Lucy's older sisters went to work in the mill. At first Lucy attended school, but with the family struggling to get by, at the age 11, she, too, began working as a "doffer," replacing empty bobbins on the loom. She later recalled going to her first day at the mill "with a light heart." "I thought it would a pleasure to feel that I was not a trouble or burden or expense to anybody… The novelty of it made it seem easy, and it really was not hard, just to change the bobbins of the spinning frames every three-quarters of an hour or so, with half a dozen other little girls who were doing the same thing."

Changing bobbins was work for little girls. When Lucy got older, the work changed and "sometimes the confinement of the mill became very wearisome." It was against company regulations to bring books into the mill, but like many of her co-workers, Lucy cut poetry and hymns out of newspapers and pasted them to the walls and windows near her loom.

Although the days were long — women commonly worked 60 to 75 hours a week —the "mill girls" were delighted to discover that, unlike farm work, factory work left them at least a little free time to spend as they pleased. Most had been educated in district schools at home, and many wished to continue their education. Lucy Larcom, for example, took classes in German and botany. By patronizing evening classes, Sunday schools, libraries, and lecture halls, the "mill girls" were ensuring that their years in the factory would enhance, not detract from, their desirability as wives and mothers.

In 1840, with financial backing from the mill owners, a group of female factory operatives, including Lucy and her sister, founded the Lowell Offering, a magazine which carried poems, letters, and fiction. The fact that it was published by factory workers drew national and international attention, and the editors were eager to show that industrial labor need not be degrading to women. However, they were also aware of the toll mill work took on women's health — after all, they were mill workers themselves — and their effort to balance the positive and the critical was probably doomed to fail.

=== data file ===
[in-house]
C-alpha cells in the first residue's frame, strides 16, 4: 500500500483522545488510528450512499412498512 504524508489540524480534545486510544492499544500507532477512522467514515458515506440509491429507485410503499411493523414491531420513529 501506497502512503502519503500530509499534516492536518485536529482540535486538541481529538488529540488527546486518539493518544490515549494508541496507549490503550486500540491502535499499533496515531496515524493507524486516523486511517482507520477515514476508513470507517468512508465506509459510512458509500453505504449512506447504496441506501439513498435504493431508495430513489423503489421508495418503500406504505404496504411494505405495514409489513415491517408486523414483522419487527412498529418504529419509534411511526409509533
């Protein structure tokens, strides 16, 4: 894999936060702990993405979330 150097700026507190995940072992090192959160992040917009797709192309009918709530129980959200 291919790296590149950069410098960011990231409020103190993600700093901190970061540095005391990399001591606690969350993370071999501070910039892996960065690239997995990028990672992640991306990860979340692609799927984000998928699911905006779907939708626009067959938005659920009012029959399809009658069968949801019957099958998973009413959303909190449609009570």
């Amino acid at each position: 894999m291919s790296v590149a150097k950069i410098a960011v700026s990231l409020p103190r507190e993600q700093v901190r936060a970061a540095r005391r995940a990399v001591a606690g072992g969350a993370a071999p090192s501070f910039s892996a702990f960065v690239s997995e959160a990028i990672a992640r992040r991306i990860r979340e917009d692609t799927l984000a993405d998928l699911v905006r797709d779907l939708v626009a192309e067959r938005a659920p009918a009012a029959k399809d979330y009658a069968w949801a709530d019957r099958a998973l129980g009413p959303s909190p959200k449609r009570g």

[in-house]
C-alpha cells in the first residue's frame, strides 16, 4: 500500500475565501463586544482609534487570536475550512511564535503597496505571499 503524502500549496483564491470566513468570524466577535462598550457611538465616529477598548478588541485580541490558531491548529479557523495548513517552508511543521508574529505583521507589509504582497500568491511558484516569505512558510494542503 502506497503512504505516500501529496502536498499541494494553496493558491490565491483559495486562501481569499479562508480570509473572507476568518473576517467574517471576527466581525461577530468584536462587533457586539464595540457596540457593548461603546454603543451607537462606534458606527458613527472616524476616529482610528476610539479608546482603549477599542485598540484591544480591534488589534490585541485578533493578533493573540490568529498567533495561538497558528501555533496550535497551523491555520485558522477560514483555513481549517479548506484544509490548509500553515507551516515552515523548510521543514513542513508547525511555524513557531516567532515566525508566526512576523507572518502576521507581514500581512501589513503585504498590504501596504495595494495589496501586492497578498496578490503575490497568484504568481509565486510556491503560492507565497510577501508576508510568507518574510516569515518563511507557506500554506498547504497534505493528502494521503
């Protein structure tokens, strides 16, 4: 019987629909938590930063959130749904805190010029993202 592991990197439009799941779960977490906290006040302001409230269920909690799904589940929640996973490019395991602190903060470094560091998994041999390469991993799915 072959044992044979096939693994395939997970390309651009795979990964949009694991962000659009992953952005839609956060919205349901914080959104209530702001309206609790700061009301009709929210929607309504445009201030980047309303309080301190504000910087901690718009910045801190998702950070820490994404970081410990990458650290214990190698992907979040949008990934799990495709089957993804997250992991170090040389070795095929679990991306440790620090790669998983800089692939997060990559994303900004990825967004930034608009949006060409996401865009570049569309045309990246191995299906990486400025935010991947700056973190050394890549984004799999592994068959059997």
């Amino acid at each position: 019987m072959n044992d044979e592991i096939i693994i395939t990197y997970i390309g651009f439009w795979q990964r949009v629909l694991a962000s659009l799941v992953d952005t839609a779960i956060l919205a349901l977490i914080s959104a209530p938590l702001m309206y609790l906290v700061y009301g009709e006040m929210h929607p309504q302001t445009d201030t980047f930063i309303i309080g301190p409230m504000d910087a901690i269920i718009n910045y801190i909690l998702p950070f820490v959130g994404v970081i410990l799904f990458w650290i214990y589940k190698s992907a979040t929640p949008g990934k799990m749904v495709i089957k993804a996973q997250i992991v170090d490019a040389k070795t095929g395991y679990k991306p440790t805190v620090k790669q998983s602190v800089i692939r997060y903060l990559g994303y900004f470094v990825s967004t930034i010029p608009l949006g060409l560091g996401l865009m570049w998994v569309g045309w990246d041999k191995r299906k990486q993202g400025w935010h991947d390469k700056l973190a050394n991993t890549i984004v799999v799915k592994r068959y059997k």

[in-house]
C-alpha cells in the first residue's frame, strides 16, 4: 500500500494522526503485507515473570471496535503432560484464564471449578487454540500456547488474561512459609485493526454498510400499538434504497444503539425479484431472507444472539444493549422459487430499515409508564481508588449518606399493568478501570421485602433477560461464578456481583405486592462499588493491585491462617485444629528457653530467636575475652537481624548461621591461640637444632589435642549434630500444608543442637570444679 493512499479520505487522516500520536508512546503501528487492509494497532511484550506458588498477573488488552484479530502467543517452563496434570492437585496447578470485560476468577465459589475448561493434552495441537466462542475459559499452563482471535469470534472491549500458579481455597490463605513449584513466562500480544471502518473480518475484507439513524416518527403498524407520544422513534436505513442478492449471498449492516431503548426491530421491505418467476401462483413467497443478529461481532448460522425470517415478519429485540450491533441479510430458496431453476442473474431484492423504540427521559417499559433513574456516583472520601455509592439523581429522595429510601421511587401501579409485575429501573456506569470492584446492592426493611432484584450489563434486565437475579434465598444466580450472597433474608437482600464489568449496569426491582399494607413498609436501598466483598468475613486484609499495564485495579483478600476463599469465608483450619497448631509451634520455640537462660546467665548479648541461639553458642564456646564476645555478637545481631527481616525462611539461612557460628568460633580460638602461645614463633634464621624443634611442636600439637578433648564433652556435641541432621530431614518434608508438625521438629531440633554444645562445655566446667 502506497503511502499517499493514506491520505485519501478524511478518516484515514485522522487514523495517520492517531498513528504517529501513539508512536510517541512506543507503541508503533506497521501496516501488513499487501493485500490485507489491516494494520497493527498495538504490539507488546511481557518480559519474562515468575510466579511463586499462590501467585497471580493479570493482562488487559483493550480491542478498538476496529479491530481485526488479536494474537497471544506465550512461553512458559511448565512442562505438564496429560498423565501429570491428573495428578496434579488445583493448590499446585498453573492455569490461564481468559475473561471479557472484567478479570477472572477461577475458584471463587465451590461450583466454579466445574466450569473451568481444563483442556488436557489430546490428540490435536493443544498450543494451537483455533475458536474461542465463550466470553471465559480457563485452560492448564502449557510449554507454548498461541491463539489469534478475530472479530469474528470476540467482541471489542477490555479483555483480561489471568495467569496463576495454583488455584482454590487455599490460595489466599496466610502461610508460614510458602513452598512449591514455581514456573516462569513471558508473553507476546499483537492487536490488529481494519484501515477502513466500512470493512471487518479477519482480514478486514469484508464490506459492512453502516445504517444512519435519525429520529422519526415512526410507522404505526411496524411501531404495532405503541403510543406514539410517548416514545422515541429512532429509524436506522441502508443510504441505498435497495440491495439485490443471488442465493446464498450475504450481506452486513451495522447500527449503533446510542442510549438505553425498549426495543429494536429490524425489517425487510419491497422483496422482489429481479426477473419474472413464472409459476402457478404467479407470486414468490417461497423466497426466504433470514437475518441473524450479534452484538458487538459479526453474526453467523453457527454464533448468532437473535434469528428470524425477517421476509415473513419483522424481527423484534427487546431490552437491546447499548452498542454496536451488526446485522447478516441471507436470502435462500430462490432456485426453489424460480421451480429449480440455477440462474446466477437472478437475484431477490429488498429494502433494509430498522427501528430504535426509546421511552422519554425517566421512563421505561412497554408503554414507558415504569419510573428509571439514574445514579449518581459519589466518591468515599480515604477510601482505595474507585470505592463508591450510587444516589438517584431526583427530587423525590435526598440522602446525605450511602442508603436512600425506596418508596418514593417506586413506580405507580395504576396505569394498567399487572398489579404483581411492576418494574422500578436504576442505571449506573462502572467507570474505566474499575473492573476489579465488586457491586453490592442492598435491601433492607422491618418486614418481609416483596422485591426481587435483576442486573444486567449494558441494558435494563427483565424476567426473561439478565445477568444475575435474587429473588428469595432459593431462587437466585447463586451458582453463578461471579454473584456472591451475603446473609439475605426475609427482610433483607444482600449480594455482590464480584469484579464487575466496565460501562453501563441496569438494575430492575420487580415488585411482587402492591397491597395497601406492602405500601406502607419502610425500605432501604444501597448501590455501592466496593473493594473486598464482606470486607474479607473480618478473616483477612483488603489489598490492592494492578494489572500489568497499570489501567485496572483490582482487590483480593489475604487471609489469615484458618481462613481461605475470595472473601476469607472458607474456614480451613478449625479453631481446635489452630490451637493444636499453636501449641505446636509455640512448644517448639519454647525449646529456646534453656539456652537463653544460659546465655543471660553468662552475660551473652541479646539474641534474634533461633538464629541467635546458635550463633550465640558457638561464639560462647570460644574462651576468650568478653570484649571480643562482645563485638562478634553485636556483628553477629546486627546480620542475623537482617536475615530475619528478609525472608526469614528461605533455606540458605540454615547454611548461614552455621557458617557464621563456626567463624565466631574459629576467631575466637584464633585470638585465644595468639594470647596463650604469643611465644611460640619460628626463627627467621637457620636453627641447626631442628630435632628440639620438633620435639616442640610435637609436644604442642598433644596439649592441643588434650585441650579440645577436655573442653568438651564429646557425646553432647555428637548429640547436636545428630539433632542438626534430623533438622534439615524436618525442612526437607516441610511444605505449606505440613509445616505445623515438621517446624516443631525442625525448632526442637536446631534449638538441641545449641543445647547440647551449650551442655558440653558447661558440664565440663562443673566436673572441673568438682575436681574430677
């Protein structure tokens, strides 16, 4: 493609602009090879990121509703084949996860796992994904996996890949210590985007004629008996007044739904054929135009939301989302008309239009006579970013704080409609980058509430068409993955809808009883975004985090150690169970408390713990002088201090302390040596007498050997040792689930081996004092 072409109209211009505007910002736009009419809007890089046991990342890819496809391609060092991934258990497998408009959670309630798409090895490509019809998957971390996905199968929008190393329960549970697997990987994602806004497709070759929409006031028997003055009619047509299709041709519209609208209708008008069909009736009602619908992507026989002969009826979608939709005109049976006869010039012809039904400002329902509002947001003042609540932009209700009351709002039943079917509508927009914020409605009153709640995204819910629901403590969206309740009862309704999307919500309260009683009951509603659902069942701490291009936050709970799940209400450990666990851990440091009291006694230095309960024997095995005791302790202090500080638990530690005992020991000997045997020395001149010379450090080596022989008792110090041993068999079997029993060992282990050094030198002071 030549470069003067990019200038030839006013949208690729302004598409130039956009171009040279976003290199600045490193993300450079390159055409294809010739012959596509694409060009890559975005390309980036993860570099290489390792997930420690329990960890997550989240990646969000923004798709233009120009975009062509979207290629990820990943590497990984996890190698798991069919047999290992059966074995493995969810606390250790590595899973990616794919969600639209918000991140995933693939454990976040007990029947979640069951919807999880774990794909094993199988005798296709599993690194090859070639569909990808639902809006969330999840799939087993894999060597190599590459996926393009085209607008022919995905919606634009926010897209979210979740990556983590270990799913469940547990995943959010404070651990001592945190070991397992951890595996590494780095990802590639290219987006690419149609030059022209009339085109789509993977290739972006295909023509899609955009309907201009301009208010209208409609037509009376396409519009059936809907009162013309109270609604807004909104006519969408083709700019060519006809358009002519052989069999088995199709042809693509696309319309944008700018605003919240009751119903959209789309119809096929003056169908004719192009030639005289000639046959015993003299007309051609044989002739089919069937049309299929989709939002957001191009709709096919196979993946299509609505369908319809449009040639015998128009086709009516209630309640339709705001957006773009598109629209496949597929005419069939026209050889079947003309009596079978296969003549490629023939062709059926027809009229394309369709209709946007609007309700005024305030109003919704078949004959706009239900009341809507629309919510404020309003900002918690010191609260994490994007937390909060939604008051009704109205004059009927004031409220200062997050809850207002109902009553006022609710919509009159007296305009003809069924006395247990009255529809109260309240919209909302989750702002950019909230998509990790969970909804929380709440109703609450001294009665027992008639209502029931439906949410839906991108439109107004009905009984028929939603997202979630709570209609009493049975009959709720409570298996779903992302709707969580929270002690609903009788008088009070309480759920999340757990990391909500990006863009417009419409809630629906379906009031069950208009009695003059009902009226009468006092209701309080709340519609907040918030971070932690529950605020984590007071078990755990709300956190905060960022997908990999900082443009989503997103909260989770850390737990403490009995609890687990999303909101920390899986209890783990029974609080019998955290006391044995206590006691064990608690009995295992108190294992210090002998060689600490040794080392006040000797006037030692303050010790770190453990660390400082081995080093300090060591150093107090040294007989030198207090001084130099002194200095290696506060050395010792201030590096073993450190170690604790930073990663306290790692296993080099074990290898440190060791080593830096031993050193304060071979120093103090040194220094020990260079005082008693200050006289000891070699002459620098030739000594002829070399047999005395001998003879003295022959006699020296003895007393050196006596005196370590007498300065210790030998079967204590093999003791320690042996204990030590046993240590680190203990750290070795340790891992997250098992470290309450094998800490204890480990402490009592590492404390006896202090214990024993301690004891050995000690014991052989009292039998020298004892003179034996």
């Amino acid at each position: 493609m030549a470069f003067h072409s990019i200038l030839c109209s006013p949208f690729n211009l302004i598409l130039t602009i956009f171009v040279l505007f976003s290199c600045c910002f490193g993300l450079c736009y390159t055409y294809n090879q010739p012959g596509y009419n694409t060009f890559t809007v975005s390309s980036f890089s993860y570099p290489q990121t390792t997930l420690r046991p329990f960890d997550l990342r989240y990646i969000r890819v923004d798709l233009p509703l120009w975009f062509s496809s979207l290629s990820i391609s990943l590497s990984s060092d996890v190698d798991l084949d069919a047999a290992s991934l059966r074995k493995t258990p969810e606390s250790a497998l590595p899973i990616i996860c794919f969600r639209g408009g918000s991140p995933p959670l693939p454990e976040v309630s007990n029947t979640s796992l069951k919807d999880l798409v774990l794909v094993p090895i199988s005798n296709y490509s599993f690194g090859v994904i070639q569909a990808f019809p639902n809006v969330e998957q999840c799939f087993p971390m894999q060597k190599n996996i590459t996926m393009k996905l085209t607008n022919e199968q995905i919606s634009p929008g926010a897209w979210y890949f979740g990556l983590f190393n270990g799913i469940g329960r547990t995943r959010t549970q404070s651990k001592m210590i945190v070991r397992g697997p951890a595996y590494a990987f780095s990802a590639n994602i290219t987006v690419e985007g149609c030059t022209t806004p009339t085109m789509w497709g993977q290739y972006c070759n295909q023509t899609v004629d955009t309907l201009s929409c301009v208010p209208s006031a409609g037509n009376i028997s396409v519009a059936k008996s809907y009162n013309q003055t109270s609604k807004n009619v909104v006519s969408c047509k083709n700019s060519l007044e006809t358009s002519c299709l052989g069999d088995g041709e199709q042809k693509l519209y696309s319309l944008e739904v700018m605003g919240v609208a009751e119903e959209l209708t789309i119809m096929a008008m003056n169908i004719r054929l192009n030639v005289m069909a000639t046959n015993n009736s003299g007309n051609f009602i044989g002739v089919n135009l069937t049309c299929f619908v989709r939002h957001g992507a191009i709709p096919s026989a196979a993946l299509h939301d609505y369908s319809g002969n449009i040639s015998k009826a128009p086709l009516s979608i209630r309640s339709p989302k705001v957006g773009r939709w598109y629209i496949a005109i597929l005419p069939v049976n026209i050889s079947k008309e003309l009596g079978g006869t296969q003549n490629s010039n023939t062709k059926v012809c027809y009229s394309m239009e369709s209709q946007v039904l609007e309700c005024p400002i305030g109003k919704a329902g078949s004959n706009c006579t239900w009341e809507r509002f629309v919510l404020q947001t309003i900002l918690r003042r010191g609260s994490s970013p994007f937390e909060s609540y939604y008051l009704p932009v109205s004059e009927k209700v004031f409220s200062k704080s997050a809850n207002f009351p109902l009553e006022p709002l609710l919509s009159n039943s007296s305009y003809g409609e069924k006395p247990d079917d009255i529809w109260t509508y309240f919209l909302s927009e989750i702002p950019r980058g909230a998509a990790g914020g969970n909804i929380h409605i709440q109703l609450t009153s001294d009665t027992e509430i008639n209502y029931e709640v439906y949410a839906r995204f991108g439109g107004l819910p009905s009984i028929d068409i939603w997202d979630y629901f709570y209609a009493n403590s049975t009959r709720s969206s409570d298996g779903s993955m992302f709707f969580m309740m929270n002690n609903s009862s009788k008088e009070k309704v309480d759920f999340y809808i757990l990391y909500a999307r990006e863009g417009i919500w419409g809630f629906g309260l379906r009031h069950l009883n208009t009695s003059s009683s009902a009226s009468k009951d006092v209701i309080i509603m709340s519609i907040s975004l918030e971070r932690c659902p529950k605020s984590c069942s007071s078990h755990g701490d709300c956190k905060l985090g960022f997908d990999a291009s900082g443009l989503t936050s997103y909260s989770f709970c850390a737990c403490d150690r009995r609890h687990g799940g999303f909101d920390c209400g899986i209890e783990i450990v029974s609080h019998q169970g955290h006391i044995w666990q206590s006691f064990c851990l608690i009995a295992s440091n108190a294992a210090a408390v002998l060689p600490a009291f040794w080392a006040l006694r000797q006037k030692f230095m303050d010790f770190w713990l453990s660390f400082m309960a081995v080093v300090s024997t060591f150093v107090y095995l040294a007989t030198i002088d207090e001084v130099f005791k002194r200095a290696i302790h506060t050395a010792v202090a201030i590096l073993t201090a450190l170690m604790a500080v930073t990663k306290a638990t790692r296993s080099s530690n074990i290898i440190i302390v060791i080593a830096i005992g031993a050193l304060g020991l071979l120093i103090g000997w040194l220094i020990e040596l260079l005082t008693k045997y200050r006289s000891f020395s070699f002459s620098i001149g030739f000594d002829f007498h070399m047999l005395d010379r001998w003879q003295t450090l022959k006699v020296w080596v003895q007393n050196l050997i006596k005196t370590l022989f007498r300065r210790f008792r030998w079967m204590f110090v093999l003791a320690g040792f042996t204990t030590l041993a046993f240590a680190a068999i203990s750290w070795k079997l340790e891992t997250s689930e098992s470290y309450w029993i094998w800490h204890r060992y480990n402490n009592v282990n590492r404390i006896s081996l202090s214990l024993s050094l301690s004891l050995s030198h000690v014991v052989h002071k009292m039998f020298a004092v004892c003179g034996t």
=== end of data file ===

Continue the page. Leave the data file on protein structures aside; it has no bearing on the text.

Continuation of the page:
The Offering did fail in 1845, but during its short life Lucy Larcom was its best-known contributor, publishing poems in almost every issue.

In 1846, she left Lowell to follow a married sister to Illinois. There she taught school for three years before finally realizing her dream of completing her own education. In 1849, she enrolled in a women's seminary, the mid-nineteenth-century equivalent of a women's college. In 1852, she returned to Massachusetts — but not to mill work. By the 1850s, conditions in the mills had made them unattractive to the Yankee women who had worked there 20 years before. Lowell's workforce was now made up predominantly of Irish immigrants.

Lucy Larcom supported herself as a teacher, until poor health forced her to retire in 1862. She spent the next 30 years of her life pursuing a literary career. She published eight books of poetry and edited a popular children's magazine. Four years before her death at the age of 69, she wrote A New England Girlhood. By documenting her early years, she created a work that has lasted long after her poetry has been forgotten.


A New England Girlhood, Outlined from Memory, by Lucy Larcom (Corner House Publishers, 1977).

The Lowell Offering: Writings by New England Mill Women (1840-1845), ed. by Benita Eisler (W.W. Norton & Co. 1977).

Notable American Women, Vol. II.

Women at Work: The Transformation of Work and Community in Lowell, Massachusetts, 1826-1860, by Thomas Dublin (Columbia University Press, 1979).

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Typo EdTr 1562 1 04/17/2016 15:16
by DaveF
Lucy Larcom and her work Karin Zachary 1300 1 01/23/2015 13:10
by Karenita_el
Lucy Larcom and "The Lowell Offering" Mayo 3129 1 04/24/2011 22:31
by Anonymous